Downtime: One-note lovesong

The wacky world of IT

This one-note love song is enough to make you cry

Even unworldly Downtime is familiar with the concept of stealth marketing. But we cannot help wondering whether a love song that eulogises at length about the benefits of Microsoft’s Onenote application – and encourages listeners to download a 60-day trial – could possibly be for real.

But whatever the true story behind “My one and only Onenote”, it certainly appears heartfelt – and is not quite the worst song we have heard, either.

“Let me tell you ‘bout my favourite application/A software notebook for the modern age/
One place for all of your notes/
Put any type of content on the digital page,” it begins and carries on from there, with singer-songwriter Mike Tholfson getting alarmingly specific about the software’s benefits.

Here’s some more to enjoy:

“Use a shared notebook for group collaboration

Or start a live sharing session with your friends

Like a rich wiki with merge and replication

Everyone’s in sync when the meeting ends

Tables, tags, clippings, instant search and Lasso

Drawing tools, embedded files and hyperlinks.”

Whatever the musical merits of Mike’s brand of jangly IT-folk-rock, no one could argue you are not left with a fuller understanding of Onenote’s capabilities.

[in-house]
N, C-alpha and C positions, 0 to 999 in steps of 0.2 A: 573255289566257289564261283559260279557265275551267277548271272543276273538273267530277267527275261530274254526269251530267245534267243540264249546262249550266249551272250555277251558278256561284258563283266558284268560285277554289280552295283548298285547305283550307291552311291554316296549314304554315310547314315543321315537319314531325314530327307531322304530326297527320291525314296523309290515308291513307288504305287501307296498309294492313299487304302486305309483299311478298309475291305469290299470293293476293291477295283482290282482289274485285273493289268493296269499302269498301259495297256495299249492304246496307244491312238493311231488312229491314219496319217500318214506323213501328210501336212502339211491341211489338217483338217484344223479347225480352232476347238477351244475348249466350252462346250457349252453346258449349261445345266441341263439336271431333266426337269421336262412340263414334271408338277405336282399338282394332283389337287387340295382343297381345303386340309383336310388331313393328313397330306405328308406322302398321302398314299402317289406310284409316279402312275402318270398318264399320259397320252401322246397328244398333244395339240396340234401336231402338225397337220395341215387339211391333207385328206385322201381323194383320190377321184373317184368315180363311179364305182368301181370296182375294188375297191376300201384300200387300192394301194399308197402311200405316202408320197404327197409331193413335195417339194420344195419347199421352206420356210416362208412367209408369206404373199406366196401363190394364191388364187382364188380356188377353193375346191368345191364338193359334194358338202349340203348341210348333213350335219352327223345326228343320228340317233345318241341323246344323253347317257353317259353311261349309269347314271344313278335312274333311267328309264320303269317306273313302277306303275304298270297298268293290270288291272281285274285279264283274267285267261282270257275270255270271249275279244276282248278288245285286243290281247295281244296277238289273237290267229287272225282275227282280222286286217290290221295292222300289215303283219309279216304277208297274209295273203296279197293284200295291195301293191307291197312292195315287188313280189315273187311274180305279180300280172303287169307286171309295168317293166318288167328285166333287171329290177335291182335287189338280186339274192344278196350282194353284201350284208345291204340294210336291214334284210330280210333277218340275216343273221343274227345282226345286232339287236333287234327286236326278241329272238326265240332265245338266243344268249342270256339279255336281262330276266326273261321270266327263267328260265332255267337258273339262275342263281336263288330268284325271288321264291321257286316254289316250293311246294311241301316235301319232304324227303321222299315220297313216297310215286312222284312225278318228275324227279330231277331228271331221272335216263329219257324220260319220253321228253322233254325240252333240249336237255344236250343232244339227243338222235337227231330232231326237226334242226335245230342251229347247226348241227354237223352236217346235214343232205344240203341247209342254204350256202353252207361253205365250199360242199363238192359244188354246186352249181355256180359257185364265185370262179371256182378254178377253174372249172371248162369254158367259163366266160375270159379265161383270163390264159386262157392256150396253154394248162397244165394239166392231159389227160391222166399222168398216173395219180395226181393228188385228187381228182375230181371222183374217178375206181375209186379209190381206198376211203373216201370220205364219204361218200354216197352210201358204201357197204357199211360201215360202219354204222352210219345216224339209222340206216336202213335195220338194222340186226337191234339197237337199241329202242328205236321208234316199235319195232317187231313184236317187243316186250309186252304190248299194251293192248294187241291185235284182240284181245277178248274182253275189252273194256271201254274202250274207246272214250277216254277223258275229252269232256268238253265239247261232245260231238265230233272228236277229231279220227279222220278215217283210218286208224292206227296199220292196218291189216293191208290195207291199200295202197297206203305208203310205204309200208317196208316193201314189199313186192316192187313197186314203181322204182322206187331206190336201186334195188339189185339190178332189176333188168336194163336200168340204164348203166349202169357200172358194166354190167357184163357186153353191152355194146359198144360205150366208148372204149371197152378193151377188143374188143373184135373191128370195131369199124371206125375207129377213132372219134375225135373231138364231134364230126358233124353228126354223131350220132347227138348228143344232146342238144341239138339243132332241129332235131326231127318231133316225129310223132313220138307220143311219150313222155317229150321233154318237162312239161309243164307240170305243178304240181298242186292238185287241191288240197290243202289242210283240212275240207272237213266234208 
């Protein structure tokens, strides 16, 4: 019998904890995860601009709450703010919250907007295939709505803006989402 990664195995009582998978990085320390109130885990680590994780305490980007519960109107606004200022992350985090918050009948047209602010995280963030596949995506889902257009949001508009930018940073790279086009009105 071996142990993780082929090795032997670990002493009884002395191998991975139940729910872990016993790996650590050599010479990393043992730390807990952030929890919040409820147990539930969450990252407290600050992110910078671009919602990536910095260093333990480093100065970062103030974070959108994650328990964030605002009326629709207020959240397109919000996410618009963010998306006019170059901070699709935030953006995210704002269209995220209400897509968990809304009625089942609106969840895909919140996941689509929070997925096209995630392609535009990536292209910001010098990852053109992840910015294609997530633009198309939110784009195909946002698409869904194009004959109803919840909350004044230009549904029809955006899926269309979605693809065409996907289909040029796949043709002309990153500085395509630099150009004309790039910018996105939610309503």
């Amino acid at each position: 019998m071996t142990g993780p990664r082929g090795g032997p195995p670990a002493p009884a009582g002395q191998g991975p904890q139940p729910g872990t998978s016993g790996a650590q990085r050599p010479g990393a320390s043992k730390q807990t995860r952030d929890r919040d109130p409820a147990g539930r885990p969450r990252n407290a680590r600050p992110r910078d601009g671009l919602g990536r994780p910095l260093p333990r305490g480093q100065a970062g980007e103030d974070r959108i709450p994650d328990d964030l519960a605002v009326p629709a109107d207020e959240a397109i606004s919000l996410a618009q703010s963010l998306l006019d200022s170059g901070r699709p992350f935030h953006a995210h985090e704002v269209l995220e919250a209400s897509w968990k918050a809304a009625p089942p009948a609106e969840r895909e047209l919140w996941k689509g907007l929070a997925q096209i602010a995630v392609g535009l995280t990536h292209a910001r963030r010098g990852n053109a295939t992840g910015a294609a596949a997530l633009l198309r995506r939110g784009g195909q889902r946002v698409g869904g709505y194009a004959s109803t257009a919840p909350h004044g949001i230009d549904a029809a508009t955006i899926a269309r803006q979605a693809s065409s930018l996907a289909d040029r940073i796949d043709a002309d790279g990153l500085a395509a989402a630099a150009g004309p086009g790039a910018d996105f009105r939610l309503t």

Which is what got Downtime suspicious in the first place, but maybe that is just too cynical.

Mike’s ode to Onenote is available to listen to online. Go on. You know you want to.

Don’t become a slave to your inbox – watch TV

As Downtime struggled with its overflowing inbox, it could not help but find it poignant stumbling upon a piece of research noting that we Brits spend 59 working days a year tackling our inboxes.

According to Yahoo! Mail, we are these days so glued to our inboxes that we are three times more likely to be trying and failing to clear them out than watching telly.

Downtime has already made a mental note to right that particular wrong by having the TV on constantly in the background all day every day. That way no one will be able to accuse us of being slaves to our Outlook. Neat, huh?

Let’s hope sky-high costs stop the in-flight chatter

These are dark days. As if sitting on trains listening to your neighbour announcing to the world via his mobile that he has “just left Elephant and Castle” was not bad enough, that particular peril of modern life now looks like it will soon be visited on us on planes.

Emirates said last week it is planning to allow its passengers to ring their mates and tell them they are “flying over the south of France just now.”

Or words to that effect, anyway. The bottom line is that from January passengers will be able to use their mobile while they are in the air on Emirates flights.

Given that aircraft are noisy at the best of times, Downtime is already dreading the cacophony of shouted half-conversations that will ensue. (“No, I said Fin-land!”)

The only saving grace is that it will cost a packet, so you probably won’t have to listen to your next-door neighbour chatting all the way from Manchester to Marrakech.

Downtime has given the matter some thought and has a better suggestion. If someone could invent technology that stops people talking on their mobile phones
but still lets them text, then maybe the rest of us could reclaim a little bit of our lives as we try to get from A to B.

Just a thought.


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